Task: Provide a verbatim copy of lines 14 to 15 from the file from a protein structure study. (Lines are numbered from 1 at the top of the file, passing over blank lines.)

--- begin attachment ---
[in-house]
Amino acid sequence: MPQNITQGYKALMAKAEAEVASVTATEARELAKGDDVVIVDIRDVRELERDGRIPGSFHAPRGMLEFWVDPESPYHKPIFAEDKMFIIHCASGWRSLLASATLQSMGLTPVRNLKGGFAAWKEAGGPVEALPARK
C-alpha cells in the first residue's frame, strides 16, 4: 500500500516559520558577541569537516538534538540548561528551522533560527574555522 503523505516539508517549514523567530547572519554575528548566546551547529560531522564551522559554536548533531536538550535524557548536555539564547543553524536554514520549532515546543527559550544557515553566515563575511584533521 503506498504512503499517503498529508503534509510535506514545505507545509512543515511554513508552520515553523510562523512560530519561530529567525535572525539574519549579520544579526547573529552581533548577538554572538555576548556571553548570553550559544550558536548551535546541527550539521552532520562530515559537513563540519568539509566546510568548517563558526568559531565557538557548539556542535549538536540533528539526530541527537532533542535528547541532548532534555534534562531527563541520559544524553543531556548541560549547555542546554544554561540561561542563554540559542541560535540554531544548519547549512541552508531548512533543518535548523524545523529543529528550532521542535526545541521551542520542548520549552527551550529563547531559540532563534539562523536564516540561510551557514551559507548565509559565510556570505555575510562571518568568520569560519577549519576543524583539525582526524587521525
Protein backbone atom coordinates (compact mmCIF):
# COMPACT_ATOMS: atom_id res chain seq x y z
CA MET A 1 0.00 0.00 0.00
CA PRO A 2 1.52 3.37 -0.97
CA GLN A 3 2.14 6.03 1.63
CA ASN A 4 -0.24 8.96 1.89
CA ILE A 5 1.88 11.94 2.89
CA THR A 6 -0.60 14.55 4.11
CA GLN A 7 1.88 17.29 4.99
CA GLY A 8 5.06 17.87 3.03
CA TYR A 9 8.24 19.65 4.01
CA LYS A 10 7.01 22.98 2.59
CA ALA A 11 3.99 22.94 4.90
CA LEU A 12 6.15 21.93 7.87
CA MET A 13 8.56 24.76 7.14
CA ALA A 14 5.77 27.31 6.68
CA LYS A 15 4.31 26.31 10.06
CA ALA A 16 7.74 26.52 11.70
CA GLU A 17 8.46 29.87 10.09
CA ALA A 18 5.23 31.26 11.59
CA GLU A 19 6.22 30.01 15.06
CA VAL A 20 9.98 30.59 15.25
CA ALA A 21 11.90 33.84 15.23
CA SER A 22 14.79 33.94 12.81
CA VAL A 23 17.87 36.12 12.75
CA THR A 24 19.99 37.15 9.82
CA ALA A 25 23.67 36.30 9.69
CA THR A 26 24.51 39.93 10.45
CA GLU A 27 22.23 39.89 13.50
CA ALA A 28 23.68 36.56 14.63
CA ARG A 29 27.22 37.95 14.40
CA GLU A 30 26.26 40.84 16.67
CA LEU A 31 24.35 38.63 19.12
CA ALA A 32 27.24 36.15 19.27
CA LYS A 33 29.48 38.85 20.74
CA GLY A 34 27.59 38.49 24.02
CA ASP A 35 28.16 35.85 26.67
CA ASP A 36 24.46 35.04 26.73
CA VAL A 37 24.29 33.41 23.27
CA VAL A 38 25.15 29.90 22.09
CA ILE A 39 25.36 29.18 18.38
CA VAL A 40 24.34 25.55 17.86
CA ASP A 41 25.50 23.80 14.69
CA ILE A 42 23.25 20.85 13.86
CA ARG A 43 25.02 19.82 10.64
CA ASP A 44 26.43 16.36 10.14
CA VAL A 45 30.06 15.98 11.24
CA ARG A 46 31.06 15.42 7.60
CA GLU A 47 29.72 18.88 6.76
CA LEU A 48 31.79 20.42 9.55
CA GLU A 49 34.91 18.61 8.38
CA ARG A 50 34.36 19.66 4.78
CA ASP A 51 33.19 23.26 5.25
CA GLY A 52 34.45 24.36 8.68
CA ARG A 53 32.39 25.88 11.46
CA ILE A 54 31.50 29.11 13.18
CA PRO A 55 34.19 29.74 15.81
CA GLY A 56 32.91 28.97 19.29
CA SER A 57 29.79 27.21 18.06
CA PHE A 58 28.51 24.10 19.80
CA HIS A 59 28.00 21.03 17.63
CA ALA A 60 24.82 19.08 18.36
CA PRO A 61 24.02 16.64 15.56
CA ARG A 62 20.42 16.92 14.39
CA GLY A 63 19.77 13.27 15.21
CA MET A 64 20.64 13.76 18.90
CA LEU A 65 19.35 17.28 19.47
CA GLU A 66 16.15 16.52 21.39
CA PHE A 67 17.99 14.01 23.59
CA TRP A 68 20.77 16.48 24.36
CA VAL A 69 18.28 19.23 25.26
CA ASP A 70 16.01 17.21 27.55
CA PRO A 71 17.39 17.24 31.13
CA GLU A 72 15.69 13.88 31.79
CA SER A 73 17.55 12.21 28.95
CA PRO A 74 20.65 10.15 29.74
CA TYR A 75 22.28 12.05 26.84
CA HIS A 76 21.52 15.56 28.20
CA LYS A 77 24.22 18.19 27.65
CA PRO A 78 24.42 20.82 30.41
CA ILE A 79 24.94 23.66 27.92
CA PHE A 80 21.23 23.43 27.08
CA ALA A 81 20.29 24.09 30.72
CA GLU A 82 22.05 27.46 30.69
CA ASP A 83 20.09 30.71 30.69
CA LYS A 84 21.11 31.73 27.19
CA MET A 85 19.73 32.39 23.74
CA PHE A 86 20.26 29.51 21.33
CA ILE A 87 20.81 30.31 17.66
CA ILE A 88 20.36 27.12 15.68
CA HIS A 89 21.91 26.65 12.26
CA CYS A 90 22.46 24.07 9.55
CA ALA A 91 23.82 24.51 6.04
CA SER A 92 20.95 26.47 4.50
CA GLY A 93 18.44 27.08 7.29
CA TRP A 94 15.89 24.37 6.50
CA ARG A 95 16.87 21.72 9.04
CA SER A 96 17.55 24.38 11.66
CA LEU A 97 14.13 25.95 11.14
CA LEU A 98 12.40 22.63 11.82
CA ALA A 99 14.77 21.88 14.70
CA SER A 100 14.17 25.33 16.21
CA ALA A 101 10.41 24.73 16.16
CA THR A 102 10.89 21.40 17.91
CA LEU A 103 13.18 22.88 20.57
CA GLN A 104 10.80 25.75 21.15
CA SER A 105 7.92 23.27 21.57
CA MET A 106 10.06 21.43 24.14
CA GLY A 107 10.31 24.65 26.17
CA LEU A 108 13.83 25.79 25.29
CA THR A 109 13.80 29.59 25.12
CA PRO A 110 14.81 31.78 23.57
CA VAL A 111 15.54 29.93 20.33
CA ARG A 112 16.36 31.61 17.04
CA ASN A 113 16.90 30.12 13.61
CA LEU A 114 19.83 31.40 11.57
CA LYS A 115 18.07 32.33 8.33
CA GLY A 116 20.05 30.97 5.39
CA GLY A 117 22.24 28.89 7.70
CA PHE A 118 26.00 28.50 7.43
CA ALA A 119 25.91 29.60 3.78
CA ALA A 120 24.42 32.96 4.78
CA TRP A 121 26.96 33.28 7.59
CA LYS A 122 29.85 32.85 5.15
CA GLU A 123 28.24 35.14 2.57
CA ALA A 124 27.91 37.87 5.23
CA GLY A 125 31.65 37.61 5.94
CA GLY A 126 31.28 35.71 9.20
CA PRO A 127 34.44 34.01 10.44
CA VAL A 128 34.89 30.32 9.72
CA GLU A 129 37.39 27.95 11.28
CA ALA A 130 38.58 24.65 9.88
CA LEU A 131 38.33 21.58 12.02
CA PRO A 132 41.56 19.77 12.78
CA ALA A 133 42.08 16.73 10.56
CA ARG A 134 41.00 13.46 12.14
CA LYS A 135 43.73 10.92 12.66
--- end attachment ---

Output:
CA TYR A 9 8.24 19.65 4.01
CA LYS A 10 7.01 22.98 2.59